I had similar with a credit card company. By the time, after many calls, I finally reached the one person in the entire company who was able to do anything, I ended up asking her for her direct line – just in case anything else went wrong.

    It did, I called her, and SHE FIXED IT AGAIN!

    I kept that woman’s number for a couple of years.

  10. Carrie

    This is the type of thing that will inevitably cause my husband and I to divorce as we fight over who should tackle the Huge Bureaucratic Bullshit Phone call. I usually lose out. Then I feel stabby towards him for hours.

    So sorry, Swistle.

  11. Suzanne

    And where is the scheduler in all this? The person who was supposed to call you in the first place, and on whom you are now waiting, again? BLARGH. (I get that it’s probably not the same person, but still. Blargh.)

    I am hopeful you have – or can easily procure – some medicinal Easter candy.

    P.S. The hold music issue is the same for my doctor. Doesn’t anybody LISTEN to the hold music once they set it up? I would much rather listen to silence than intermittent static.

    P.P.S. WILLIAM’s driver’s ed paperwork!!!!

  12. MomQueenBee

    Last week, the day after I was discharged, I called the specialist’s office because LANDMINE IN MY LUNGS. I left a message explaining the situation to the scheduler’s voice mail then literally sat by the phone until I had to go see my general practice doctor to let him know Chapter Two. I mentioned I hadn’t been able to get through to the specialist and he picked up his phone and got through on the first ring. “Oh yes, we got her message,” they told him. “We’ve been busy.” Pffffft.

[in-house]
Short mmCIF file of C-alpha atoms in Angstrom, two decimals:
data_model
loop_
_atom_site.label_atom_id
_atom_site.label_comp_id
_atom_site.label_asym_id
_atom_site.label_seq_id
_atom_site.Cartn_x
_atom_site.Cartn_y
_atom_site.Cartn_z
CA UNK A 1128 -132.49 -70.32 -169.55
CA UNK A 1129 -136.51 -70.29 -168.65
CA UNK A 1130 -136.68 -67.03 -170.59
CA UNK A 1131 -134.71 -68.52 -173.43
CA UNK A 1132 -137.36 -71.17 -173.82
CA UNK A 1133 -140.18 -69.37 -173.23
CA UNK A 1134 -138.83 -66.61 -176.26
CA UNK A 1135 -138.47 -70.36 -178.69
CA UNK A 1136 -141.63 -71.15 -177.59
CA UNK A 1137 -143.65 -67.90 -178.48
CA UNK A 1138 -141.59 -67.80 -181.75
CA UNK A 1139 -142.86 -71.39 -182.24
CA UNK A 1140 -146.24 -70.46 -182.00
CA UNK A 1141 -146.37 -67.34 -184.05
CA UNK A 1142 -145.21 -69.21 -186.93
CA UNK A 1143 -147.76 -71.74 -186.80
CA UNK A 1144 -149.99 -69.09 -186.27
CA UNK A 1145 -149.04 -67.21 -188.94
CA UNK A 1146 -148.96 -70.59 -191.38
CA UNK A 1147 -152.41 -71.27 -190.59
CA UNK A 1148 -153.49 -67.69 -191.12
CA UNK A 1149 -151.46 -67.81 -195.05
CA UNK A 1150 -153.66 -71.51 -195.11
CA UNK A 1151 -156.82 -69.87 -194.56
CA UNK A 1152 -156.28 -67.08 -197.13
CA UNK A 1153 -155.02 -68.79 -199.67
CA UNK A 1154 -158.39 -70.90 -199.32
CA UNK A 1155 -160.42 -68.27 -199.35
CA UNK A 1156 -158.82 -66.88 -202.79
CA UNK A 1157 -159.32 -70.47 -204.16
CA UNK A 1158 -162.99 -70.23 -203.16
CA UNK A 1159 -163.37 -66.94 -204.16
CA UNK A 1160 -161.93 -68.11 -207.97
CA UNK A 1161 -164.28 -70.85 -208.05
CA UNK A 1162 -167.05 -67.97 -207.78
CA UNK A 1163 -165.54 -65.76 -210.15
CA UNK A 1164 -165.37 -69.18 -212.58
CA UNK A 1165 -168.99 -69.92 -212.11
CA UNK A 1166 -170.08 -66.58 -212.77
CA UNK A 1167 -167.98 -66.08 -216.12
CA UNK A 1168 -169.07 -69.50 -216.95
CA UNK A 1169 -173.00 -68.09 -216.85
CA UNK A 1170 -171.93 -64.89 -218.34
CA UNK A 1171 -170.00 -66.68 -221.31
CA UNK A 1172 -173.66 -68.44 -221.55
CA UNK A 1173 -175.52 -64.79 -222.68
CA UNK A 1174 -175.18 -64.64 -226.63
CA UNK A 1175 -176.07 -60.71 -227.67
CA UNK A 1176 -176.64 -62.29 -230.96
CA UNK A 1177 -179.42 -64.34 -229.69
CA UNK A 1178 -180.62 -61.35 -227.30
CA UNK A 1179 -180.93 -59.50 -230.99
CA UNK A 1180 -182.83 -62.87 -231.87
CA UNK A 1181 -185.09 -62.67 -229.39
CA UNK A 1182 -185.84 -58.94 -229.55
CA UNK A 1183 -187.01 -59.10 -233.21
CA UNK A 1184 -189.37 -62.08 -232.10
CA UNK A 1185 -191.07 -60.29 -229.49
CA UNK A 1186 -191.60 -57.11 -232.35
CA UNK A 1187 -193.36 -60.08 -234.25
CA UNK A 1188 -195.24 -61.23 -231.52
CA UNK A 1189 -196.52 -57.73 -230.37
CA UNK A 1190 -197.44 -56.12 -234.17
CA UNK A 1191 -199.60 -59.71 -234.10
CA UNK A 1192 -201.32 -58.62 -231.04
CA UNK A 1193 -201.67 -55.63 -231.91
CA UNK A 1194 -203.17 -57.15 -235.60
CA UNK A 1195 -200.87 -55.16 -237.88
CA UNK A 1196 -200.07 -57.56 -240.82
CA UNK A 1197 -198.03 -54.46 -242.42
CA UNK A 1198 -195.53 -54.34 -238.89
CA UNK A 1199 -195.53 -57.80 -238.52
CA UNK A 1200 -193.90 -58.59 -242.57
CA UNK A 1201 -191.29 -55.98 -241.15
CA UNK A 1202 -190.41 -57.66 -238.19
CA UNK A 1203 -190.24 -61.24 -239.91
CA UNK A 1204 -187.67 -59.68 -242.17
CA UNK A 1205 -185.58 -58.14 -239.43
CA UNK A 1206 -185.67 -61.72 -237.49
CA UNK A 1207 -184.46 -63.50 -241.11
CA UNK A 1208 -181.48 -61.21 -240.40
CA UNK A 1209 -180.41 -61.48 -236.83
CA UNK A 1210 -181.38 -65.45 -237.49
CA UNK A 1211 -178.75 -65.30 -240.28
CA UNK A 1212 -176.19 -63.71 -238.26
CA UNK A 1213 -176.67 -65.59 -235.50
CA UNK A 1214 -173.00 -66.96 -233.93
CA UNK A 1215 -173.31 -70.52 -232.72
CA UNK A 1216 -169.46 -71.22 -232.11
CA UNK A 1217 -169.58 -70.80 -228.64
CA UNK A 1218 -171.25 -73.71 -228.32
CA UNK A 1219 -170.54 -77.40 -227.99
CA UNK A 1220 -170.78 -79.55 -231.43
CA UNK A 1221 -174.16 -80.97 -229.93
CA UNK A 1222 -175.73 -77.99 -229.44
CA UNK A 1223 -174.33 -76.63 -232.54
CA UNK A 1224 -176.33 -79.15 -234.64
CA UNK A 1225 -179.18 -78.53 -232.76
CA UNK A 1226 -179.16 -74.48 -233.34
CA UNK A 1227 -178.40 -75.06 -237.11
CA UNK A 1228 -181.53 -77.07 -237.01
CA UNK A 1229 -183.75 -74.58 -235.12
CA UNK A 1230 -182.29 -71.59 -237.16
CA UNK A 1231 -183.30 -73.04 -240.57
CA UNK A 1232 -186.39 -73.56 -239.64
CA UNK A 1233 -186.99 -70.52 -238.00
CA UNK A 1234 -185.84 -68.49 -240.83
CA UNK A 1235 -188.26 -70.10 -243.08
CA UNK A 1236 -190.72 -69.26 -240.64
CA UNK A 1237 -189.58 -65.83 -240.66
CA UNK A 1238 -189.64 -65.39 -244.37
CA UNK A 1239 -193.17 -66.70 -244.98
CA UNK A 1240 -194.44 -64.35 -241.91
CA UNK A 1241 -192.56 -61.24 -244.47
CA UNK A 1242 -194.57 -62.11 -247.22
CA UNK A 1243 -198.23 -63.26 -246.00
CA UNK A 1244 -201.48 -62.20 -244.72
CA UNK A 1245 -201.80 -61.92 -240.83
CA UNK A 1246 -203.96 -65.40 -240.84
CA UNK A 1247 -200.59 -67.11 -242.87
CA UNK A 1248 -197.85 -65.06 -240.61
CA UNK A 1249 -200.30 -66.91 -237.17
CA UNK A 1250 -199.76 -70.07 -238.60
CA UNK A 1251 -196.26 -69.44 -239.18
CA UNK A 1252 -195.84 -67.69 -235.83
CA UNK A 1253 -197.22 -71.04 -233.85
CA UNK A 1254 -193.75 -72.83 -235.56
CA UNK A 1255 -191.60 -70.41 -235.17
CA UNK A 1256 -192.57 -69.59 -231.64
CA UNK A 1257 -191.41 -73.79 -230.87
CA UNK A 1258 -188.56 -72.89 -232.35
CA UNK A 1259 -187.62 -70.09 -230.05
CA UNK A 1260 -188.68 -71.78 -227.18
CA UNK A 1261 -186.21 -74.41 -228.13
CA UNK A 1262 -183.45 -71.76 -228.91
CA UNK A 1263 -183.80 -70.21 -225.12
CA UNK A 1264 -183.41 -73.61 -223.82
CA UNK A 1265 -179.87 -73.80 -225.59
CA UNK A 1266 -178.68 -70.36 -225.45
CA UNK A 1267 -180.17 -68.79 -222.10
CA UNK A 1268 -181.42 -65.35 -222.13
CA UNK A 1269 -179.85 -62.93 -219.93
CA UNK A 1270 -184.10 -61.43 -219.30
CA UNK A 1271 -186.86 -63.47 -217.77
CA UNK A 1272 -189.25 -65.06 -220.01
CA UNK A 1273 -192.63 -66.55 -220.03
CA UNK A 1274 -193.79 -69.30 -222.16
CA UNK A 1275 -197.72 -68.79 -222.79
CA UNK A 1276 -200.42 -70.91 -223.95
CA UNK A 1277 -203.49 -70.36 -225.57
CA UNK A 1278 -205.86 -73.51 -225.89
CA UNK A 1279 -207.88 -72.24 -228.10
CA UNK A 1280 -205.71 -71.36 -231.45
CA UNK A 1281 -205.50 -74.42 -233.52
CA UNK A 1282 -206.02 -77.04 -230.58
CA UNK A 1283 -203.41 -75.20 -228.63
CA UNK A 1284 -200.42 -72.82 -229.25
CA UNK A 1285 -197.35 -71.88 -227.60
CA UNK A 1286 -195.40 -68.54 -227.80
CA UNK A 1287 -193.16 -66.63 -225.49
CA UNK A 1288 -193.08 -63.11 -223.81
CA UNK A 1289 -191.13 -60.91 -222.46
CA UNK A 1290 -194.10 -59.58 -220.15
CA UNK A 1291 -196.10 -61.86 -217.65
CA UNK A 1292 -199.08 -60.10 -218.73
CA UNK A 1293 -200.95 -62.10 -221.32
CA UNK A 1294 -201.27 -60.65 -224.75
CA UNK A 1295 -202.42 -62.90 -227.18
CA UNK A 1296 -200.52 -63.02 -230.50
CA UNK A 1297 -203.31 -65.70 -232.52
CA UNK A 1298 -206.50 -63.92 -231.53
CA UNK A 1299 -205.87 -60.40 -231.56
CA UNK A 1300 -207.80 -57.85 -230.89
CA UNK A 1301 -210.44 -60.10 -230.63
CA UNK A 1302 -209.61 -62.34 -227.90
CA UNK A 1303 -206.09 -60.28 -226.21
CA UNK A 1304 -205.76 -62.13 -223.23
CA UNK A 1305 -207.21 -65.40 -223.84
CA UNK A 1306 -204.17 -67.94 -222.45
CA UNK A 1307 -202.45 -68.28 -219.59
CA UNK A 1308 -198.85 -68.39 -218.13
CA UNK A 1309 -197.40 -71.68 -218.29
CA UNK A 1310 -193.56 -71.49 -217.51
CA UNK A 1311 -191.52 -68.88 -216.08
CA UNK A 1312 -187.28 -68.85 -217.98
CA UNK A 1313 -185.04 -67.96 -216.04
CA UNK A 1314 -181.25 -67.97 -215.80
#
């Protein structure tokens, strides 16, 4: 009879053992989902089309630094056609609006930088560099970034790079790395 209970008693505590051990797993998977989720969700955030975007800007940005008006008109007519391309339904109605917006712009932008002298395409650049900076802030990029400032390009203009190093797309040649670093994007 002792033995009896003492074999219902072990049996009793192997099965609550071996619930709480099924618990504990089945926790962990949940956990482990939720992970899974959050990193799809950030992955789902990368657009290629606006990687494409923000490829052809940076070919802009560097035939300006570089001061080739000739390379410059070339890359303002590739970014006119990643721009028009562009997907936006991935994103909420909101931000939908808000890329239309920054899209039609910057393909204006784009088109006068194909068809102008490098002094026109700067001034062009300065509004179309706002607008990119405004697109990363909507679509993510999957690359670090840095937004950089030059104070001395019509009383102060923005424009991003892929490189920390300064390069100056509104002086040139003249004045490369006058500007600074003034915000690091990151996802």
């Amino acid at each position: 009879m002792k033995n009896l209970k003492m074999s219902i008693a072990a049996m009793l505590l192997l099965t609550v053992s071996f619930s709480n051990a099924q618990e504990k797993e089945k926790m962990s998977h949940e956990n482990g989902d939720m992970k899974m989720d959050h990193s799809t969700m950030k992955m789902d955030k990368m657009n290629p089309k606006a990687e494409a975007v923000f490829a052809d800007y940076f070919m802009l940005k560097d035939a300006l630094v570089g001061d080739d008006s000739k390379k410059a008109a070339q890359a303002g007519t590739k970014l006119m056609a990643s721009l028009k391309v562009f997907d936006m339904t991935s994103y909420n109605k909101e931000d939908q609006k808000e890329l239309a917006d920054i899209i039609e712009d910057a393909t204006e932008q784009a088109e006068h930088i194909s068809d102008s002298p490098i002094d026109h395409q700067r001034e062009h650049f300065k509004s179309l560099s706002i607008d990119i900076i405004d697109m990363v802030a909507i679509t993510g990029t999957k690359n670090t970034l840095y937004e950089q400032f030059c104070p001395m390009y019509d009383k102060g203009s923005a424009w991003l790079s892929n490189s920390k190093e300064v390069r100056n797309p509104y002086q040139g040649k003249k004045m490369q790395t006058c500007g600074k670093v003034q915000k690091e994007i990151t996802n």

13. Tessie

    Besides the many, MANY inconveniences involved in phone communication, my main beef is the complete lack of written evidence that ANYTHING AT ALL HAPPENED.

    Ava and I recently changed insurance (rather than pay TWO THOUSAND DOLLARS A MONTH to stay on our previous policy through COBRA). It’s an HMO, so can’t wait to find out what treasures are in store.

  14. Maggie

    I feel this frustration so very much. Just the other day I came unglued (relatively calmly and professionally) at my son’s orthodonist’s office when they tried to tell me the appointment to get his braces that I’d scheduled months in advance so it wouldn’t conflict with school hours (ortho available only M and T at 9 and 11 AM to do braces) was, in fact, not the time he was going to get his braces but a THIRD evaluation appointment. NO. I didn’t swear or scream, but I was not my usual cheerful self as I advised them that there was no way on god’s earth I was paying the co pay AGAIN, missing work AGAIN, and putting off the braces AGAIN for a third evaluation for something his ortho told us he needed last October. The person I talked to was very sorry but there was no possible way to fix it blah blah. Yes, she conceded it was unfortunate that a profession whose clients have to be at least 85% school-aged kids has office hours only during school hours to do braces, but basically too bad. The next day they called back because they miraculously found a way to squeeze in Oldest’s braces on the day he was supposed to be getting them. I mean, good outcome, but the run around leading up to it left me breathlessly hostile.

    1. Missy

      Our orthodontist office built in a new office withing walking distance of both our high school and middle school – brilliant. “Breathlessly hostile” is my new favorite phrase!

  15. Bff

    In some ways Lauren was a curse because she disarmed you with her niceness/ human decency. Had you gotten crabby patty, you might have insisted on the scheduler’s direct line. Not that you would have wanted to make another call but…